The Good News Bible (GNB) as it is known, or sometimes in North America as the Good News Translation (GNT), is an English language translation of the Bible by the American Bible Society, first published as the New Testament under the name Good News for Modern Man in 1966. It was anglicized into British English by the British and Foreign Bible Society with the use of metric measurements for the Commonwealth market.
In North America, it was formerly known as Today's English Version (TEV) but in 2001 was renamed the Good News Translation because of misconceptions that it was merely a paraphrase and not a genuine translation In fact, despite the official terminology, it was and is often referred to as the Good News Bible in America as well as elsewhere.
The beginnings of the Good News Bible can be traced to requests made by people in Africa and the Far East for a version of the Bible that was friendly to non-native English speakers. In 1961, a home missions board also made a request for the same type of translation. Besides these requests, the GNB was born out of the translation theories of linguist Eugene Nida, the Executive Secretary of the American Bible Society's Translations Department. In the 1960s, Nida envisioned a new style of translation called Dynamic equivalence. That is, the meaning of the Hebrew and Greek would be expressed in a translation "thought for thought" rather than "word for word". The dynamic theory was inspired by a Spanish translation for Latin American native peoples. The American Bible Society, impressed with Nida's theories, decided to use them. Due to these requests and Nida's theories, Robert Bratcher (who was at that time a staffer at the American Bible Society) did a sample translation of the Gospel of Mark. This later led to a translation of the full New Testament. The result, titled Good News for Modern Man: The New Testament in Today's English Version, was released in 1966. In 1976, the Old Testament was completed and published as the Good News Bible: The Bible in Today's English Version. In 1979, the Apocryphal/Deuterocanonical Books were added to the Good News Bible and published as Good News Bible: Today's English Version with Deuterocanonicals/Apocrypha. In 1992, the translation was revised with inclusive language.
The GNB has been a popular translation. By 1969, Good News for Modern Man had sold 17.5 million copies. By 1971, that number had swelled to 30 million copies. It has been endorsed by Billy Graham and Christian groups such as the Roman Catholic Church, the Southern Baptist Convention, the Lutheran Church - Missouri Synod, and the Presbyterian Church (USA) The GNB is one of the authorized versions to be used in the Episcopal Church. Excerpts from the New Testament were used extensively in evangelistic campaigns, such as the Billy Graham crusades and others, from the late 1960s right through to the early 1980s. In 1991, a Gallup poll of British parishioners showed that the GNB was the most popular Bible version in that nation. In 2003, the GNB was used as the basis for a film version of the Gospel of John. In 2008, Swedish group Illuminated World paired the text of the GNB with contemporary photography for the English translation of Bible Illuminated: The Book.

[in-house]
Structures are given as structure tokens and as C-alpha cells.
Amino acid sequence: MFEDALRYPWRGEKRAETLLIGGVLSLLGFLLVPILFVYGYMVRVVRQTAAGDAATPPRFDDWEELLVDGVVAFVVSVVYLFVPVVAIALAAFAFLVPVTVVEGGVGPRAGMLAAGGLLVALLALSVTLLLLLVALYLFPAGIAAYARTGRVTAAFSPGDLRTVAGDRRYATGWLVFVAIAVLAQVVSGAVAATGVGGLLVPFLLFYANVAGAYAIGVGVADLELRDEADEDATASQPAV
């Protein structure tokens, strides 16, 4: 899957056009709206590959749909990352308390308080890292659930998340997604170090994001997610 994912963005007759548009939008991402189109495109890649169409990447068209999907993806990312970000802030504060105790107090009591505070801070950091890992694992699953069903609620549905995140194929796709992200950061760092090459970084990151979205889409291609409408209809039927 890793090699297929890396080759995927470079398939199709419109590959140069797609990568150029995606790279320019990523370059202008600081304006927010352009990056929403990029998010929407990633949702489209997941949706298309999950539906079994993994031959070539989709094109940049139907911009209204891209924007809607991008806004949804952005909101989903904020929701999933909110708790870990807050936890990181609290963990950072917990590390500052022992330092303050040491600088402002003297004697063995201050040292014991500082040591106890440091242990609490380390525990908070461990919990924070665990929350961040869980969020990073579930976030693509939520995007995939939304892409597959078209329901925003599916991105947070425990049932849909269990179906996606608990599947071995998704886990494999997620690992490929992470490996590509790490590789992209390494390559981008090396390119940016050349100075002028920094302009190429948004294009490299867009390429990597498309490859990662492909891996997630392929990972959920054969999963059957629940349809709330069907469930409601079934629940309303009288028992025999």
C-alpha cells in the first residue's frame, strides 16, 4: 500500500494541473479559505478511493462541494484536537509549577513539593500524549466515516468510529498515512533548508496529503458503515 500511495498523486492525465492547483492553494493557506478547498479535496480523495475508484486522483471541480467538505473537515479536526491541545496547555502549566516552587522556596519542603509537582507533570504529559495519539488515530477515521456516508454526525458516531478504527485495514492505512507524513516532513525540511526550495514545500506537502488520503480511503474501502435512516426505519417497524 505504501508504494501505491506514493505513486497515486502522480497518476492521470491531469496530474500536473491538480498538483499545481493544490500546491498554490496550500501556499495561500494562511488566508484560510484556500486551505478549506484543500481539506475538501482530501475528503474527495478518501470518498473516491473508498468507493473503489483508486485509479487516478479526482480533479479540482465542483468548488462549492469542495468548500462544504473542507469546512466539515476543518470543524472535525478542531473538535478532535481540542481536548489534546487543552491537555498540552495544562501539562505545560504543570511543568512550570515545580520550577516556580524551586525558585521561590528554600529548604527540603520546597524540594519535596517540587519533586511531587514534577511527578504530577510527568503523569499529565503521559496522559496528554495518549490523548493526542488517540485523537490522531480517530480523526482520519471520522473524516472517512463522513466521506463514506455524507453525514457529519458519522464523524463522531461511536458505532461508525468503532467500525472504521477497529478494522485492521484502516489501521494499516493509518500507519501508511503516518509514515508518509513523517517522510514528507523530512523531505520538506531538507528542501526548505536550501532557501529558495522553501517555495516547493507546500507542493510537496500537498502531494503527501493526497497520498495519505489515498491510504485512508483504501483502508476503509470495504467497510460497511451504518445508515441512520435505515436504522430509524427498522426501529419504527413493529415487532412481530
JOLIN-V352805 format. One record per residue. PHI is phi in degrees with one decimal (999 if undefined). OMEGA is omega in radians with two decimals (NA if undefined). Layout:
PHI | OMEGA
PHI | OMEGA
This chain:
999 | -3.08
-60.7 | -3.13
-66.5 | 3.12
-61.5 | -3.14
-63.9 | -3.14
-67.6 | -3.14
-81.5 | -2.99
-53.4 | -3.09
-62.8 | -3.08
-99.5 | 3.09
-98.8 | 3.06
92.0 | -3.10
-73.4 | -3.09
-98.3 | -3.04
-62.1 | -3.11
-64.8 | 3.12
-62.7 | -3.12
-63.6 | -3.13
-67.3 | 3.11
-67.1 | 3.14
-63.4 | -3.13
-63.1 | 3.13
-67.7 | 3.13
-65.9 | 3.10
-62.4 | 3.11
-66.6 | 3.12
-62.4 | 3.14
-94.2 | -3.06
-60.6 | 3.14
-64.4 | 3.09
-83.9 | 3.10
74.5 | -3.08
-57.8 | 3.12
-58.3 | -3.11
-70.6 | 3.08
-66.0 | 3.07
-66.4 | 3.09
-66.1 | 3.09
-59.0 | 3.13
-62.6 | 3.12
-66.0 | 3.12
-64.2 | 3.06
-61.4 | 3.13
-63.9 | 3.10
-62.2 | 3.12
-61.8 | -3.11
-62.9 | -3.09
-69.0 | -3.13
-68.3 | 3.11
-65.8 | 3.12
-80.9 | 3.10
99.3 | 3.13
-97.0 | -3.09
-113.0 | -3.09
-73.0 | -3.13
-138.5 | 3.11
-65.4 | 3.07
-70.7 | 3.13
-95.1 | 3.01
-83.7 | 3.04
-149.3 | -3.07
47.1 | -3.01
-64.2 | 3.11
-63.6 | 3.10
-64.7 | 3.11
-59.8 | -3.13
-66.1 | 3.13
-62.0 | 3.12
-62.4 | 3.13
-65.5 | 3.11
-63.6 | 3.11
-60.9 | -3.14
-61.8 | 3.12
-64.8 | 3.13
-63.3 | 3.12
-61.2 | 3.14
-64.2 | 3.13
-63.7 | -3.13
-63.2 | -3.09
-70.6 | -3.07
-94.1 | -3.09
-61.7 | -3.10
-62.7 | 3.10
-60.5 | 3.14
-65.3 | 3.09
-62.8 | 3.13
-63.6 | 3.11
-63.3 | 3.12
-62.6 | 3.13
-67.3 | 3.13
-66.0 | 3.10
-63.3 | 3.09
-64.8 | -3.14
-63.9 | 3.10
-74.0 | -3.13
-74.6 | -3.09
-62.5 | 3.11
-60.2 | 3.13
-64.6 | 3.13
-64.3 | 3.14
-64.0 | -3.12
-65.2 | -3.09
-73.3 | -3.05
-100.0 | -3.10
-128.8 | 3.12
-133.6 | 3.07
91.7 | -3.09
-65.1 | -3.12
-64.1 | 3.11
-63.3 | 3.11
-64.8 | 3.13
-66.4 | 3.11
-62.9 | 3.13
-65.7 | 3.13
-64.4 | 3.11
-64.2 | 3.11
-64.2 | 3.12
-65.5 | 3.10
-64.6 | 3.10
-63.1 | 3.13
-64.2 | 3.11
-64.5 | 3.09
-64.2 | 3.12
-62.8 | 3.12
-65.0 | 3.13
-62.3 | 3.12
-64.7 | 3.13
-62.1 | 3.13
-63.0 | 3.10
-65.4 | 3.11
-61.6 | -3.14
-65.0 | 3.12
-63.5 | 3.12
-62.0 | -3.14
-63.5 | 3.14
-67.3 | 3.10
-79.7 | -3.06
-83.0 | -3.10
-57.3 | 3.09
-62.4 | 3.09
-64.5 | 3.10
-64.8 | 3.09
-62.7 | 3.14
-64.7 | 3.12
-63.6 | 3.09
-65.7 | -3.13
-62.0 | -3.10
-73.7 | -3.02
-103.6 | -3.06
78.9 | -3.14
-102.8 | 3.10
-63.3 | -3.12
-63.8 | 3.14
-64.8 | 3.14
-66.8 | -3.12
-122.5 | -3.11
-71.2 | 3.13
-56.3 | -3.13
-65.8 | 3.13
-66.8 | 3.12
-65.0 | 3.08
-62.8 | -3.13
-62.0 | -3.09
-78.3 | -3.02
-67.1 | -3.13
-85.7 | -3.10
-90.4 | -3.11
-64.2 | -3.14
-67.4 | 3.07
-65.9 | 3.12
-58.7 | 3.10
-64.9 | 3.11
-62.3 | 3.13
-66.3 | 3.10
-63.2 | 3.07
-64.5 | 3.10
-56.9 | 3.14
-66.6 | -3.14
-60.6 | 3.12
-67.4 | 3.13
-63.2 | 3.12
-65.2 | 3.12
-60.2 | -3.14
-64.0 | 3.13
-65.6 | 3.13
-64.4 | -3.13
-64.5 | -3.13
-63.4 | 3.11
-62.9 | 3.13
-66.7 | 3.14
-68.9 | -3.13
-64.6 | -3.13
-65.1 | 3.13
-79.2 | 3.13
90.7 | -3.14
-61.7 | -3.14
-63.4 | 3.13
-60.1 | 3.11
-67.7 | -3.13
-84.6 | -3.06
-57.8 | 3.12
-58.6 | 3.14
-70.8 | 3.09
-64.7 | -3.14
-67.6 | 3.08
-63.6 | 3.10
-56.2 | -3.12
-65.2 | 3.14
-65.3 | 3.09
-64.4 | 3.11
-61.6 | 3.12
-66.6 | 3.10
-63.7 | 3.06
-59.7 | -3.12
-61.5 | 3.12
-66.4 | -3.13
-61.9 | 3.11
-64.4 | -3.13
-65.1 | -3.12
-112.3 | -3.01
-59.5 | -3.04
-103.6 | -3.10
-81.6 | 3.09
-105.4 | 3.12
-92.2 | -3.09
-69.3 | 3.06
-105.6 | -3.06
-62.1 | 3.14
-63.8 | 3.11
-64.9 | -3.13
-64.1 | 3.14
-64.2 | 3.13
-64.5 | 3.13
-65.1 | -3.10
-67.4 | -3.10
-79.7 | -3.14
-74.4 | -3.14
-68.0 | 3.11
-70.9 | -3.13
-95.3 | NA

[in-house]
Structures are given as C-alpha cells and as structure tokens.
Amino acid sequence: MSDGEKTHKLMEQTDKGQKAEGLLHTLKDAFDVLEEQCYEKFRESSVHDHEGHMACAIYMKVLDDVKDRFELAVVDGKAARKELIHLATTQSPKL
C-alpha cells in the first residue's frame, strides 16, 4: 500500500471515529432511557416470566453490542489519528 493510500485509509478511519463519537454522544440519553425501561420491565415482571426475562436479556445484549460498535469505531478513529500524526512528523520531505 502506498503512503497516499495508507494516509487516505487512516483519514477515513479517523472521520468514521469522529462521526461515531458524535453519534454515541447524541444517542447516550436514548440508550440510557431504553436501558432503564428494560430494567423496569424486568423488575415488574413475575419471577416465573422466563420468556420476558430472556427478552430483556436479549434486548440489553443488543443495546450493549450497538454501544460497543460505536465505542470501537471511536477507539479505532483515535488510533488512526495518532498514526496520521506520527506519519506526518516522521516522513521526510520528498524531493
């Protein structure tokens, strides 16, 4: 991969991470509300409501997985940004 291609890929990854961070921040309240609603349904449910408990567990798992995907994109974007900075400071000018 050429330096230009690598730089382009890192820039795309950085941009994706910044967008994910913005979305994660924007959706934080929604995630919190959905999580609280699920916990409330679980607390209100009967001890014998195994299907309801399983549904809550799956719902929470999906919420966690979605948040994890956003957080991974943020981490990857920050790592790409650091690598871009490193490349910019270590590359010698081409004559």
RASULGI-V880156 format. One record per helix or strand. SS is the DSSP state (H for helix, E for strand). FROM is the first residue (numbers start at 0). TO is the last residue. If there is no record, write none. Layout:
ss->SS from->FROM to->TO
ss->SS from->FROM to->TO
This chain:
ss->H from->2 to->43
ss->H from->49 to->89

Since the focus is strongly on ease of understanding, poetry is sometimes sacrificed for clarity. This choice can be seen in the example quote of John 3:16, which is rendered "For God loved the world so much that . . ." which is more pedestrian than the familiar "For God so loved the world . . . ."
Further statements from Bratcher and subsequent investigation of the GNB cause some to believe that it weakens or undermines other key doctrines, such as the virgin birth of Christ; it failed the "Isaiah 7.14 litmus test" that had been used by conservative Christians since the publication of the Revised Standard Version in 1952 (see Revised Standard Version#Reception and controversy).
As Baptist missionary David Cloud wrote, "The popularity of the Today's English Version is frightful in light of its perverted renderings of key passages dealing with Christ's deity, the inspiration and preservation of Scripture, the blood atonement, and many other doctrines.
Others emphasize however that Bratcher was only part of a committee of translators, and that this attack is simply an attempt to support the view held by some that "Literal translations, especially the King James Version, are God's word, and all dynamic translations are evil" argument, typified by the King-James-Only Movement. The Bible Societies' latest release is the Contemporary English Version of the Bible.
The GNB has also come under heavy criticism from the Ethiopian Orthodox Church for substituting the inaccurate and anachronistic designation "Sudan" (originally referring to Western Africa) in place of the original word Kush in Hebrew, Ethiopia in the Septuagint.